Stratification and mixing regimes in biological thin layers over the Mid-Atlantic Bight
Limnol. Oceanogr., 59(4), 2014, 1349-1363 | DOI: 10.4319/lo.2014.59.4.1349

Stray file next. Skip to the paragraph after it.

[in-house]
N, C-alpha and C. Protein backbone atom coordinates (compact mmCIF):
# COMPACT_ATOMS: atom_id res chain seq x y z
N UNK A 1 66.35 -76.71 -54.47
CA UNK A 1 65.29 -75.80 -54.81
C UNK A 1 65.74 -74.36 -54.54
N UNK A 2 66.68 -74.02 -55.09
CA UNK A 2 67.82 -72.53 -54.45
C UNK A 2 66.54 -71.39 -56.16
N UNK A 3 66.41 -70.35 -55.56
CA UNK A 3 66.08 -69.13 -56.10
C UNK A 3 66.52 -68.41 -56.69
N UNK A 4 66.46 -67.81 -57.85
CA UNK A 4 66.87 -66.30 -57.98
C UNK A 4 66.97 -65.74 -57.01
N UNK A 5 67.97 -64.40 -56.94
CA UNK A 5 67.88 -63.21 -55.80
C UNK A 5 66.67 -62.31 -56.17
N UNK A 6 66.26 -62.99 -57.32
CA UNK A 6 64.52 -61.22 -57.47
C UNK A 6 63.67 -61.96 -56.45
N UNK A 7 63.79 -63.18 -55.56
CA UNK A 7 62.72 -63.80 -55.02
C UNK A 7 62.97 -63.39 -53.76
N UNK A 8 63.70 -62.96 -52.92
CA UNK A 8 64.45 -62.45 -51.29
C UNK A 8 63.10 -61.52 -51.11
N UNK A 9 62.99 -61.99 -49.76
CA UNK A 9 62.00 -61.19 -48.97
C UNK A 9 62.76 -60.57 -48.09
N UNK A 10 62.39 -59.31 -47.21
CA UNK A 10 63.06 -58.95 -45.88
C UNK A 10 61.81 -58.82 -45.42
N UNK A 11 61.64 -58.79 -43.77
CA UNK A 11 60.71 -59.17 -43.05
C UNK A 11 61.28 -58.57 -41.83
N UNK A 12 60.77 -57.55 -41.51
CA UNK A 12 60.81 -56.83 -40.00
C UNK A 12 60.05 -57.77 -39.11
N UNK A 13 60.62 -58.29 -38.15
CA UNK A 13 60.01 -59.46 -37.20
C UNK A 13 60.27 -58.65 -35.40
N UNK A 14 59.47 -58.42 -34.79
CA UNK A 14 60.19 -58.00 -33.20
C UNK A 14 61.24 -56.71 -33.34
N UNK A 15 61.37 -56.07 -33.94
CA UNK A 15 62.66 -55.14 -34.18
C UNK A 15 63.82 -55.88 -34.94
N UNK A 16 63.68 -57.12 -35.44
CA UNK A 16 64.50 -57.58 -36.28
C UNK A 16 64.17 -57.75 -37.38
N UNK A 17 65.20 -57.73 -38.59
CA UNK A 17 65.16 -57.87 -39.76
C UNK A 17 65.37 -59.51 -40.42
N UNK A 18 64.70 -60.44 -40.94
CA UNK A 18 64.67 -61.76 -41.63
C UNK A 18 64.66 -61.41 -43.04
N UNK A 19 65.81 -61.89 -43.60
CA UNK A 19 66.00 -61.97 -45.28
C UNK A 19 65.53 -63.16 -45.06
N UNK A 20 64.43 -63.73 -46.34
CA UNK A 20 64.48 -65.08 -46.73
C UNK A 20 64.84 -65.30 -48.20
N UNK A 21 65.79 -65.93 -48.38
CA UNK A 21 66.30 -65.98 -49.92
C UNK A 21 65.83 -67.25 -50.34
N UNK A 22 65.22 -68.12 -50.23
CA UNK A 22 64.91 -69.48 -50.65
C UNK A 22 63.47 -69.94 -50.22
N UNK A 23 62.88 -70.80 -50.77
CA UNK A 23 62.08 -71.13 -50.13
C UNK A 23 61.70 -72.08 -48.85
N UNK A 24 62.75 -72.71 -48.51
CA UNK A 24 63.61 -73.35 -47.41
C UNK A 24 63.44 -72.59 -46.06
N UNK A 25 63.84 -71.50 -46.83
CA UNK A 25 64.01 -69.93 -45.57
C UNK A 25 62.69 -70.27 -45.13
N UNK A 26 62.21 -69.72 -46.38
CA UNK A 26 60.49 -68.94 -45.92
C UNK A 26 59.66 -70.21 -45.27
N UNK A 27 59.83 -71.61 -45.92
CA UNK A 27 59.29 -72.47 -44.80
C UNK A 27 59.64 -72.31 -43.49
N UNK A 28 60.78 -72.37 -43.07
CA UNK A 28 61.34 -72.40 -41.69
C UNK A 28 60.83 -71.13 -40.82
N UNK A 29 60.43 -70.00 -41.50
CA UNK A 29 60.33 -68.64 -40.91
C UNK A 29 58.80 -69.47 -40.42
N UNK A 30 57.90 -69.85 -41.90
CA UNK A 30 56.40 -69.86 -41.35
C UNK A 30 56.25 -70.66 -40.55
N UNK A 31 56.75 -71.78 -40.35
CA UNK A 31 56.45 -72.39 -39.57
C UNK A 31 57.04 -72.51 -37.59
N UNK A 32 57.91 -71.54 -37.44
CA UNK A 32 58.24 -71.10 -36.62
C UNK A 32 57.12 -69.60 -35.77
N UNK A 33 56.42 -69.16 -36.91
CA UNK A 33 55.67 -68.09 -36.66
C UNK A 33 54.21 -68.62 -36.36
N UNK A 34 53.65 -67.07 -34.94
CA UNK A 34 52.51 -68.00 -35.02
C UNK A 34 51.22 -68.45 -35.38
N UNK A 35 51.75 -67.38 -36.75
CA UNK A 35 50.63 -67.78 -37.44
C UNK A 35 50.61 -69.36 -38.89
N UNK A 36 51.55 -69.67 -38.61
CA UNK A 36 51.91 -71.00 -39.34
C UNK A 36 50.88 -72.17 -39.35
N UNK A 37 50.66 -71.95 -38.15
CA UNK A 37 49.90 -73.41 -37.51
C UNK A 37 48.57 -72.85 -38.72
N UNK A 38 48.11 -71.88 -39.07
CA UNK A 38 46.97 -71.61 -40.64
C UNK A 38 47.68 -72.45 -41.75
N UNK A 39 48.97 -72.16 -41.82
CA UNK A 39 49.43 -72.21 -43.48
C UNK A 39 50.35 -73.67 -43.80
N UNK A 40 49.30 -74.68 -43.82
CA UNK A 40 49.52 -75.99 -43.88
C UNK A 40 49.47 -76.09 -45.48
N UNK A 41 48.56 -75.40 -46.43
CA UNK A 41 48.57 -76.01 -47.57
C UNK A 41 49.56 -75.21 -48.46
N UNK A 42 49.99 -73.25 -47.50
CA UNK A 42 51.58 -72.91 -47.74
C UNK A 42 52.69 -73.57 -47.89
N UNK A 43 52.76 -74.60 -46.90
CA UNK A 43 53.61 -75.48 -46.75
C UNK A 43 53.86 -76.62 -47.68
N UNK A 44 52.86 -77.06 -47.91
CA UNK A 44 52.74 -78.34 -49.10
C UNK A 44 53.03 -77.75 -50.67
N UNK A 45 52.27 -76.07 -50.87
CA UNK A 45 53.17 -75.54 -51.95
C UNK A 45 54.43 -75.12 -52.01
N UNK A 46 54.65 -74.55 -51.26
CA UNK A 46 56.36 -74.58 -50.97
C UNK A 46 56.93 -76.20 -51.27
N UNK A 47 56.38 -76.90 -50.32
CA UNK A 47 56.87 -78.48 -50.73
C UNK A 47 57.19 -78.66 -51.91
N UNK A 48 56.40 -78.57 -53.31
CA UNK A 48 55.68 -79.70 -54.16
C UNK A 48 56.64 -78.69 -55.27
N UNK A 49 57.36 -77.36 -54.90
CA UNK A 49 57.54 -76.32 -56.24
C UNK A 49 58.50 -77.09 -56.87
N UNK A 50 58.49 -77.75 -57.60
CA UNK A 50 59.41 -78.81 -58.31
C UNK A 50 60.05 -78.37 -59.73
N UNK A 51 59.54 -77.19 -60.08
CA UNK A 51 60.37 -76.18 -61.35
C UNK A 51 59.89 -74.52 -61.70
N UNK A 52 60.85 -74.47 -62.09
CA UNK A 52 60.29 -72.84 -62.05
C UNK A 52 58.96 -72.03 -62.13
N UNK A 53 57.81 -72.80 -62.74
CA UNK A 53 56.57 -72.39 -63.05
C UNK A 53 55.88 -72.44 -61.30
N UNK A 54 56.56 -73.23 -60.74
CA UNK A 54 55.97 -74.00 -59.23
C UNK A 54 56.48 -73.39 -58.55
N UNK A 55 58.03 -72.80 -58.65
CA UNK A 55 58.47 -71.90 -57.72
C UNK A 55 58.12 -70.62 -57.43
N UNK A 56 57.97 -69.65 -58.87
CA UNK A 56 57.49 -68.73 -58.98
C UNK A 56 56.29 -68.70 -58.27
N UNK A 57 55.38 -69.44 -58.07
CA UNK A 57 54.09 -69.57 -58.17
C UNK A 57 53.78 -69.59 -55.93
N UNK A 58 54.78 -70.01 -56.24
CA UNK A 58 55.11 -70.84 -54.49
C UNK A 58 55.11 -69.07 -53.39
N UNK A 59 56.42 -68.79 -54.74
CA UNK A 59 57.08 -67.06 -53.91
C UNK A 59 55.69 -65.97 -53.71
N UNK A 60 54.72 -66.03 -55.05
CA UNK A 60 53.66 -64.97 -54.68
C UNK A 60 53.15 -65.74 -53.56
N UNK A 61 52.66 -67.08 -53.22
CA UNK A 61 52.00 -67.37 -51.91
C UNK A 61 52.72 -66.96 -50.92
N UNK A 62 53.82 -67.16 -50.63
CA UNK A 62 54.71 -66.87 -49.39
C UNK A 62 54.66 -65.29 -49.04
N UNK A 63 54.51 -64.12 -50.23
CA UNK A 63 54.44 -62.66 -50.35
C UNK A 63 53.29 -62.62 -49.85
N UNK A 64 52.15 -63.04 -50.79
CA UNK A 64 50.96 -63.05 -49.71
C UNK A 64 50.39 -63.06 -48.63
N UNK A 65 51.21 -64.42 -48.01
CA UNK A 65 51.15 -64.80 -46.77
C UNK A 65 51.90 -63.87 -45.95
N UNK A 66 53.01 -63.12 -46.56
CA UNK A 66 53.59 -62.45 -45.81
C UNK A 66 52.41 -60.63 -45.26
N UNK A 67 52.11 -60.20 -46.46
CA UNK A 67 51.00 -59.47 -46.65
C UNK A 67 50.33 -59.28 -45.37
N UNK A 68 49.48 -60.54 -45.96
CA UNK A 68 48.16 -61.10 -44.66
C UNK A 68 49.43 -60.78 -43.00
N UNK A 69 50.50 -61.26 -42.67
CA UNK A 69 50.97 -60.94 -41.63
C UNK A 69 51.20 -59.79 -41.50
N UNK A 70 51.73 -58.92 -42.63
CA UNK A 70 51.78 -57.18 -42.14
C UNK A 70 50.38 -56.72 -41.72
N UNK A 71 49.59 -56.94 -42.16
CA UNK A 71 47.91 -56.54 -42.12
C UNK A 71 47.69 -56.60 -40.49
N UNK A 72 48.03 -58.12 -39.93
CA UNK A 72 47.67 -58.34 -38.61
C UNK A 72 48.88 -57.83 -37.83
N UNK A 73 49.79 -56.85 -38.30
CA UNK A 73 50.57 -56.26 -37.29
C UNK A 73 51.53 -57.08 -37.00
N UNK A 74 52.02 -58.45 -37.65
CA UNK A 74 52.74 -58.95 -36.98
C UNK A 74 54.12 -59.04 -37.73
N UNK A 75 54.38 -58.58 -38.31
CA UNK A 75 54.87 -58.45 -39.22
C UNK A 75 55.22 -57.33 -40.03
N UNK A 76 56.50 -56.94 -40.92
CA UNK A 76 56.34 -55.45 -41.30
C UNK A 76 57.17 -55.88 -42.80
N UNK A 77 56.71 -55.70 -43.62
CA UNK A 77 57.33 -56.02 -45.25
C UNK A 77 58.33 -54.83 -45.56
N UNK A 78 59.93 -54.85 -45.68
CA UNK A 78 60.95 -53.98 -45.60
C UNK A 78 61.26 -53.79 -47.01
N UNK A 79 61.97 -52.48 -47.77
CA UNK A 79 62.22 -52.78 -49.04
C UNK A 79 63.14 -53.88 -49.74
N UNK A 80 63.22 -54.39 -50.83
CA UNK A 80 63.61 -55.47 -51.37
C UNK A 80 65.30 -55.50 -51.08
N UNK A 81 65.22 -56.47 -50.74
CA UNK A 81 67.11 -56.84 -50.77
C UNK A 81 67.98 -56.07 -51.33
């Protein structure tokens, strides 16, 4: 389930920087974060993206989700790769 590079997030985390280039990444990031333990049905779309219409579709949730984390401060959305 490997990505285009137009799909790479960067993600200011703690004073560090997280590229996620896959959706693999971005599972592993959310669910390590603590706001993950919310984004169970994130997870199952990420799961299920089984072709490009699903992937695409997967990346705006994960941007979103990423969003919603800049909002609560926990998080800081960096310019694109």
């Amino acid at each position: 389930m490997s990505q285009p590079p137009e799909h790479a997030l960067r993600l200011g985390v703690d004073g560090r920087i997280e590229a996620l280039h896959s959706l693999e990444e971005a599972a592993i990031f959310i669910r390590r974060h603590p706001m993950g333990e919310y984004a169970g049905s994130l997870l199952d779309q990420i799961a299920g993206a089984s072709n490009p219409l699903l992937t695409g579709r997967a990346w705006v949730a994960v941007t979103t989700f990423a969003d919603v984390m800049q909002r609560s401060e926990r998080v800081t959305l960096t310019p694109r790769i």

ABSTRACT: We use density and microstructure data to characterize the properties and physical setting of optical thin layers observed over the New Jersey shelf in the summer of 2006. Layers were differentiated into two types by their vertical position in the water column, fluorescence intensity, and possibly community composition or cell condition as indicated by the measured differences in the ratio of fluorescence to optical backscatter. Both layer types were associated with gradients in stratification; but, the turbulent mixing environment for the two layer types differed significantly. Shallow layers were located within the pycnocline near the maximum stratification and were exposed to strong turbulence within the surface mixed layer. Consequently, turbulent mixing of buoyancy may have been a key factor in maintaining shallow layers. In contrast, relatively weak density gradients and mixing indicate that turbulent processes may have been less critical for deep layers, which were located at the base of the pycnocline. More generally, both shallow and deep layers were geographically located in regions of low median and high mean turbulent kinetic energy dissipation, i.e., regions of rare yet intense mixing events. This work highlights the need to understand the detailed statistics of mixing at time and vertical scales relevant to thin layers, and more specifically, the need to discern the time history of mixing of the fluid that composes layers.